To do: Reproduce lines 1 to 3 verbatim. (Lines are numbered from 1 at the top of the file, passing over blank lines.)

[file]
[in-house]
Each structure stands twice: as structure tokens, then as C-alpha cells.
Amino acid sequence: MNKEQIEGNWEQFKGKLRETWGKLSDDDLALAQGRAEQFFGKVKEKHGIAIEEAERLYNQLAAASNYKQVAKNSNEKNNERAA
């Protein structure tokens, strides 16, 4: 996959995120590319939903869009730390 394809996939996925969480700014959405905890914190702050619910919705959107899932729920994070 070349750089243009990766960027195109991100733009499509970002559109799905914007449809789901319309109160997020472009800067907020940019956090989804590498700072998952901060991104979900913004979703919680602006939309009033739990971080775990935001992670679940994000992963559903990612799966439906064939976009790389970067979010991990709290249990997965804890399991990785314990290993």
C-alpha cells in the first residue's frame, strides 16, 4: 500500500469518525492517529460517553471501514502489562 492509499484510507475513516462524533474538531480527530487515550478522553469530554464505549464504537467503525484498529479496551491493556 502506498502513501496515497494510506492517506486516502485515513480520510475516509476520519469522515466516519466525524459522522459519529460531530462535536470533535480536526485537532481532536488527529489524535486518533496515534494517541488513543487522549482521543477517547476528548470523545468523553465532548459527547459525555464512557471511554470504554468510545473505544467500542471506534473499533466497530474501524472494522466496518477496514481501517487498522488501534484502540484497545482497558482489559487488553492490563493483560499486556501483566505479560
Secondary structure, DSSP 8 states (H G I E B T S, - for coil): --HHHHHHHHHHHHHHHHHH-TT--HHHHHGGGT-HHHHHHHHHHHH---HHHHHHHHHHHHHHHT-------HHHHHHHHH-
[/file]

[in-house]
Each structure stands twice: as structure tokens, then as C-alpha cells.
Amino acid sequence: MNKEQIEGNWEQFKGKLRETWGKLSDDDLALAQGRAEQFFGKVKEKHGIAIEEAERLYNQLAAASNYKQVAKNSNEKNNERAA